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Current Financing Environment in Europe for Entrepreneurs & Investors 23 nov 2011.

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Presentation on theme: "Current Financing Environment in Europe for Entrepreneurs & Investors 23 nov 2011."— Presentation transcript:

1 Current Financing Environment in Europe for Entrepreneurs & Investors 23 nov 2011

2 Bruno Deschamps Chairman & CEO of Entrepreneurs Partners LLP and EP Capital Ltd, an innovative business angel syndicate. Senior Executive Advisor to Arcapita, a global leading Private Equity, Infrastructure and Real Estate firm headquartered in Bahrain with investment activities in London, Atlanta and Singapore. 10 years in the Private Equity industry: Partner of 3i plc (London) and Clayton, Dubilier & Rice. Responsible for private equity investments in Europe, including companies such as Brakes Bros of which he was the Chairman and CEO, VWR, Culligan and Rexel. 20 years as Senior Executive of large int. corporations in the US and Germany: President and Chief Operating Officer of Ecolab Inc (Fortune 500 company headquartered in Minneapolis, USA). CEO of Henkel Industrial adhesives worldwide, CEO of Henkel Ecolab headquartered in Duesseldorf, Chairman & CEO Teroson Gmbh. Started career managing family-owned speciality chemical company in France: S.A.I.M President of the French Foreign Trade advisors in the UK, a Director of the Franco-British Chamber of Commerce, a member of the think tank le Cercle doutre-Manche, a member of the Chatham House, the Institute of Directors London and the Institut Montaigne Paris. He is a Knight of the Legion dhonneur France. 2

3 The outlook for European SMEs 3

4 4 # firms4 1684 1954 64610 02110 428 # employees796768735994989 Average revenue (M) 205217206418368 SMEs of 250+ employees in several EU countries Source : Ernst&Young et ESCP-EAP, Grandir en Europe : hasard ou état desprit, 2008. Europe needs SMEs… M. Zuckerberg (30 Oct 2011, Y Combinator) We never went into this wanting to build a company. But a company is the best vehicle in the world to align a lot of people to achieve a mission. In a mature market (Europe), is there any other way to achieve economic growth and create jobs than through innovation/entrepreneurship? The UK has historically been good at encouraging SMEs and today has a stronger network of large SMEs than other European countries. In the 1970s (flat real GDP, declining living standards, high unemployment, social unrest) the West was saved by potent mix of technology and globalisation.

5 … and for growth, financing is key 5 Evolution of average capital in K for UK (in RED) and French (in BLUE) SMEs Note : average capital of companies founded in year n, with an initial capital superior to 100K Source : (IFRAP), 2008 Evolution of jobs created by UK and French SMEs Note : Jobs created in SMEs created in year n with an initial capital superior to 100K Source : (IFRAP), 2008 Survival rate after 3 years for firms created in 2006 depending on invested amount at launch Source : France, Insee 2006 and 2009. The probability of success of a SME is highly correlated to its access to financing. Seven years after launch, a UK SME has on average 5x more capital than its French equivalent and creates 4x more jobs.

6 The startup financing cycle should be Equity, Equity, Equity… then Debt Seed stage: savings + FFF + (grants) Early stage: business angels, small VC funds, (grants) The Valley of Death is not - and cannot - be financed through traditional banking services….even for tangible asset intensive SMEs which are increasingly less in the start up blocks. By definition, traditional loans are not suitable for non-mature businesses: expose lenders to all the downside but only limited upside! Only equity – or convertible loans (if valuation is really un-definable/agreeable) are adequate. Who better than ex-entrepreneurs/corp. execs to allocate capital efficiently to new SMEs? Besides finance, business angels may provide intangible capital (advice, contacts etc...). 6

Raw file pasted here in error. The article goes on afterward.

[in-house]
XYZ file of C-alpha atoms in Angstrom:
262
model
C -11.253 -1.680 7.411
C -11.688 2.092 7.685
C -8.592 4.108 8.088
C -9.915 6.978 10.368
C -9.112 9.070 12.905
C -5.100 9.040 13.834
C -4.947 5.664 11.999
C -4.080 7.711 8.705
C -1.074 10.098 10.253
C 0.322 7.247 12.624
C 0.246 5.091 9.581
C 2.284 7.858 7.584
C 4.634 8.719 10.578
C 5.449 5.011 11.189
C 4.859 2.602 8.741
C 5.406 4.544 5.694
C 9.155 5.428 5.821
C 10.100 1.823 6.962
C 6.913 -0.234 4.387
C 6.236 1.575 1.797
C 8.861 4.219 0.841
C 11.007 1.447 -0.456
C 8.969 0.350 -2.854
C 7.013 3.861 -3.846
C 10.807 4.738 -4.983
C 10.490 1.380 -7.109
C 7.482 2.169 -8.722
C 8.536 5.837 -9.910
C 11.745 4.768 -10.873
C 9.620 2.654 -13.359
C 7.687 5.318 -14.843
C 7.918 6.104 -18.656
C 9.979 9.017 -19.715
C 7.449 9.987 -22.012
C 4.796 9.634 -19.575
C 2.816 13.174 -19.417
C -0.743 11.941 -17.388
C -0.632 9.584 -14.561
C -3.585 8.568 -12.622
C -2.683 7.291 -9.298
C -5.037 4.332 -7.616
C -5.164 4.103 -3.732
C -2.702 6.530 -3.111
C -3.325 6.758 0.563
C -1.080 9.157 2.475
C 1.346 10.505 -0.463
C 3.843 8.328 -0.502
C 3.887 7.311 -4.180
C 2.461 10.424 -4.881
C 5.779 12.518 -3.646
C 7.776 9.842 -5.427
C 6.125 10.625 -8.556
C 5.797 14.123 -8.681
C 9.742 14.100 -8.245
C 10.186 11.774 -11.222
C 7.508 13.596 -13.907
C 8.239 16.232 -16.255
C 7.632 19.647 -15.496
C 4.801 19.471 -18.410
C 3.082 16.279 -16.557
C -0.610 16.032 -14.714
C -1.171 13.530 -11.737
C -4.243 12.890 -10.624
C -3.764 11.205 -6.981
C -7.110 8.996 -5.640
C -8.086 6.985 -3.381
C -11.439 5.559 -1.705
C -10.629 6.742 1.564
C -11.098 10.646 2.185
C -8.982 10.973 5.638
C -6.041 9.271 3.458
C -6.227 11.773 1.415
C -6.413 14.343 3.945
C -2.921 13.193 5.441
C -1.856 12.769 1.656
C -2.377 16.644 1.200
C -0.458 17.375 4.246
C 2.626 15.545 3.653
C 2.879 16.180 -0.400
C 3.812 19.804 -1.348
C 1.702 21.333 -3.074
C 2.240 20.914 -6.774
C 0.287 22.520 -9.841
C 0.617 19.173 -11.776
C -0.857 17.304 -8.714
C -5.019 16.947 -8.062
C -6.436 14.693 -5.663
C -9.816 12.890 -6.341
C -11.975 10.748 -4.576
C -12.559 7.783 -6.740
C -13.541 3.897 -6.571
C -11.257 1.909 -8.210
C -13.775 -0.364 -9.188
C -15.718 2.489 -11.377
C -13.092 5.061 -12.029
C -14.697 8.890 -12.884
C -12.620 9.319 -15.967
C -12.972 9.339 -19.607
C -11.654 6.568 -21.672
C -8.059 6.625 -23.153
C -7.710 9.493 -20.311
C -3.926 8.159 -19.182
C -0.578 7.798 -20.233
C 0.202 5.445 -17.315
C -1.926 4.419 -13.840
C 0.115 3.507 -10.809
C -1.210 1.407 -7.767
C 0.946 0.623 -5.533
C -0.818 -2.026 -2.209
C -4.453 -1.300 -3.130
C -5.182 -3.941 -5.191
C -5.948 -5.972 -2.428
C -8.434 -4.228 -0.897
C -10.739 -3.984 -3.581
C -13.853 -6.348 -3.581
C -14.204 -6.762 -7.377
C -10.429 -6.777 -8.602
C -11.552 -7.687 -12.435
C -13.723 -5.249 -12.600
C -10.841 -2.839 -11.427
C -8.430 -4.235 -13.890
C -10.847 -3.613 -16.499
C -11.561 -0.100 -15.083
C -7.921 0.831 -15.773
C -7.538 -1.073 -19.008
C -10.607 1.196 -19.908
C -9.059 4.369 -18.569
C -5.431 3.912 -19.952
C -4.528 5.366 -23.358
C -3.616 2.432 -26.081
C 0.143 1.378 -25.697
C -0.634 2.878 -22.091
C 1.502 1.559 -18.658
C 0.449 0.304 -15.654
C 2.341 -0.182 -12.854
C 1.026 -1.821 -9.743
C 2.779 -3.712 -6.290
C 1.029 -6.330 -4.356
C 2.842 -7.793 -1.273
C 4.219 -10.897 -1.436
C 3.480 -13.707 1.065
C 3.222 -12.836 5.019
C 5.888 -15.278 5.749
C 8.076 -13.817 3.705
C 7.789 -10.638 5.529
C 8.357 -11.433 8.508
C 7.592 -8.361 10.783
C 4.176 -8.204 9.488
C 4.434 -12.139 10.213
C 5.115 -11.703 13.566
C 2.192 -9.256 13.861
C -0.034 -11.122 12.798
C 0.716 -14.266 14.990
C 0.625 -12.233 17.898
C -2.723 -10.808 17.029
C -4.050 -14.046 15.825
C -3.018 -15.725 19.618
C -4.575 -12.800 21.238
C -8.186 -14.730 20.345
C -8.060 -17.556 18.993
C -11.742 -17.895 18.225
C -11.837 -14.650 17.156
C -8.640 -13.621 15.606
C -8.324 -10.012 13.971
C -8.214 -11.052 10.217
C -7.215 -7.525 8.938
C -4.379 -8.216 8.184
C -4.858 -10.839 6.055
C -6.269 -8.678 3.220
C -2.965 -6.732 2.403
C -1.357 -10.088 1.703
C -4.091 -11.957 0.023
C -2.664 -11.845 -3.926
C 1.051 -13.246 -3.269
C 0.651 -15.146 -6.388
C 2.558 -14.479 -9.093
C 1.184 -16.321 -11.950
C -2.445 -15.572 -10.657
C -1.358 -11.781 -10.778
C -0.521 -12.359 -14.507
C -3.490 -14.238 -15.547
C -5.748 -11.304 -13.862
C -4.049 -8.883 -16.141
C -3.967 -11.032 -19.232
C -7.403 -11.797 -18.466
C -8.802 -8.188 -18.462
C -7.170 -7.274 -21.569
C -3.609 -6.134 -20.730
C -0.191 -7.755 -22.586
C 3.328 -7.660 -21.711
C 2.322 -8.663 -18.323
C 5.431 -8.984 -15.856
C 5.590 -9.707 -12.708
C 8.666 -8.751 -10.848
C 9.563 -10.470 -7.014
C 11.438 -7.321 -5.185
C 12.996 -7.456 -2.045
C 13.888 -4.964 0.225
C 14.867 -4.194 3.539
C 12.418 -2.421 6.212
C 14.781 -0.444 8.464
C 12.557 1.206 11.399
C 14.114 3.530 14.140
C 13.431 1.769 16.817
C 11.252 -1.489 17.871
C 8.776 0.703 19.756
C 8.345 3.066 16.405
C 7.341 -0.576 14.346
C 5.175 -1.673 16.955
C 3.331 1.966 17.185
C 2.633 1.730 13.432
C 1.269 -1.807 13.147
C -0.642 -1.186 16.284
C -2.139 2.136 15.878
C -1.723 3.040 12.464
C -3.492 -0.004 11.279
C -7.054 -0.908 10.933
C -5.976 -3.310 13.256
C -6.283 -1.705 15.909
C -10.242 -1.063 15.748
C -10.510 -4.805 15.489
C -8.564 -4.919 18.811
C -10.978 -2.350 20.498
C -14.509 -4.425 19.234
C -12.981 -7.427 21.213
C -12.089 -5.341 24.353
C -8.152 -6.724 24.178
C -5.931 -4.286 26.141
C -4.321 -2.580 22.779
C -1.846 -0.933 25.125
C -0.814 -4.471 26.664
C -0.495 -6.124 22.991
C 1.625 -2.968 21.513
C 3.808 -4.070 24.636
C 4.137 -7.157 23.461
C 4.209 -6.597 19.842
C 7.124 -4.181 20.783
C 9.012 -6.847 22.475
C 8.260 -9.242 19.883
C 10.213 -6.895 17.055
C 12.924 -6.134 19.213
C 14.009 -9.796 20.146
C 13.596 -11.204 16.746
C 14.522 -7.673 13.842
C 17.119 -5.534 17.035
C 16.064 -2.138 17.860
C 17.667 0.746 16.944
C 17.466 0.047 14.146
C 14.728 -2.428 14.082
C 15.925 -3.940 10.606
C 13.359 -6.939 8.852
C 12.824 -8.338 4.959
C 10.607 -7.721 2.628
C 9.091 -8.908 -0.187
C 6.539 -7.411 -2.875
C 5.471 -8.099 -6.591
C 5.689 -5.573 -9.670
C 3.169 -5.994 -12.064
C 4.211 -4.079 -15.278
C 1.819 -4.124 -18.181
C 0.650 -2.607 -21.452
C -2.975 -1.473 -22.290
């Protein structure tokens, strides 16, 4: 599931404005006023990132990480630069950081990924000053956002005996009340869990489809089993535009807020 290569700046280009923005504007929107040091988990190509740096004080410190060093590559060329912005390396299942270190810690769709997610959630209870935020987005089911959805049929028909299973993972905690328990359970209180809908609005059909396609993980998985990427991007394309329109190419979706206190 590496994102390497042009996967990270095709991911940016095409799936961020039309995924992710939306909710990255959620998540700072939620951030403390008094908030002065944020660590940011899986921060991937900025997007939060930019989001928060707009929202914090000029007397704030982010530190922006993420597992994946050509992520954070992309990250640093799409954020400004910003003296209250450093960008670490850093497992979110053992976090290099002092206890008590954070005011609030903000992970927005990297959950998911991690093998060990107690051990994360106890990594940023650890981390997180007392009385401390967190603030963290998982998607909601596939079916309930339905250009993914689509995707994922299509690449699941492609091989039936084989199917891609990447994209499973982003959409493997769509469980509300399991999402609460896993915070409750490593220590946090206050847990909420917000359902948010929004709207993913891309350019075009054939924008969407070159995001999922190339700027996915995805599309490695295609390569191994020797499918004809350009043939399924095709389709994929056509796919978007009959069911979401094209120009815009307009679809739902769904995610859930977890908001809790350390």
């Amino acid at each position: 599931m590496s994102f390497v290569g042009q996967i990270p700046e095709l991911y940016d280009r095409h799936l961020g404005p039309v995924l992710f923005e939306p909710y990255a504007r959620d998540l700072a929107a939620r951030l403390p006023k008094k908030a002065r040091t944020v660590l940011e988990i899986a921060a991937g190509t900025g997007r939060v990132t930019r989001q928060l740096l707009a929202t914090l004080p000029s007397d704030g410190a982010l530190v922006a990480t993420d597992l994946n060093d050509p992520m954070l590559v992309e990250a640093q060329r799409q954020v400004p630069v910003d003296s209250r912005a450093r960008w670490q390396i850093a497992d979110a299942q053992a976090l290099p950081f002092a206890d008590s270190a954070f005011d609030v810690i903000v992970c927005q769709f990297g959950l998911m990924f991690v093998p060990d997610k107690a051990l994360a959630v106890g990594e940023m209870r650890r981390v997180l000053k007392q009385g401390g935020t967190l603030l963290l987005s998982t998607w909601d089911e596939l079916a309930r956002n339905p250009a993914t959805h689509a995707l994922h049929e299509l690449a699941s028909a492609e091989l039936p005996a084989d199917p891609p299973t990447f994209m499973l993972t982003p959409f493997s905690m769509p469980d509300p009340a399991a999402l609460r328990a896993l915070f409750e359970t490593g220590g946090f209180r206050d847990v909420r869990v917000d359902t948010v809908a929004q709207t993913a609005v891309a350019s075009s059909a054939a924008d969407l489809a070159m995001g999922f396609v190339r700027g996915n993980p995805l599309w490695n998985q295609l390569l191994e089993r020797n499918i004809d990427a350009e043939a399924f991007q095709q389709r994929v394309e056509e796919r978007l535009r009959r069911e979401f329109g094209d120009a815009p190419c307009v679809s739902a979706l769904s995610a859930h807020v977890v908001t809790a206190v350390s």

7 Fiscal incentives are crucial to encourage direct investment into SMEs… and the UK has understood it! EIS (1) Mechanism 1 Mechanism 2 (2) Launch date 1994 2008 % Tax relief on invested amount 30%22%50% Max investable amount £1 M (3) 20k (3) or 50k (3) for seed (JEI) 90 k Min Holding period 3 years5 years Tax relief if capital loss? YES NO (unless classified as Jeune Entreprise Innovante) Inheritance tax ? NOYES Other Ongoing consultation in the UK to possibly remove remittance tax for those repatriating funds to invest in UK SMEs (EIS eligible) One of the main measures undertaken during the last UK Budget (announced on 23 march2011) has been the clear strengthening of the fiscal incentives (EIS) in favour of business angels investing in UK SMEs. The UK government therefore chose to acknowledge the value added of business angels in the financing of SMEs and the important risk inherent to this asset class (long holding period, lack of liquidity, uncertainty). The survey undertaken by NESTA et BBAA (a) shows that in the UK, 80% of investors use the EIS and 53% state they would be doing less investment without this fiscal incentive (and naturally these statistics should further increase following this strengthening of the EIS programme). Via an important PR effect these fiscal incentives encourage citizens to discover business angel investing and thus bring the overall population closer to SMEs/innovation. The maximum annual relief for a French business angel is 45k, vs £300k (i.e. 340k) in the UK. As of today, the maximum loss that a UK business angel (taxed at 50% level) may incur is 35% of invested capital. (a) Sources: BBAA, May 2009, Business angel investing – promising outcomes and effective strategies Number of business angels 50k8k Average amount by business angel and by project £77k16k Source s: BBAA, PBA, Centre dAnalyse Stratégique, Sept 2011 But UK still needs to close the gap with the US: 250k BA, ~£18bn pa, £72k pa per capita, 3.5x more BA investment per capita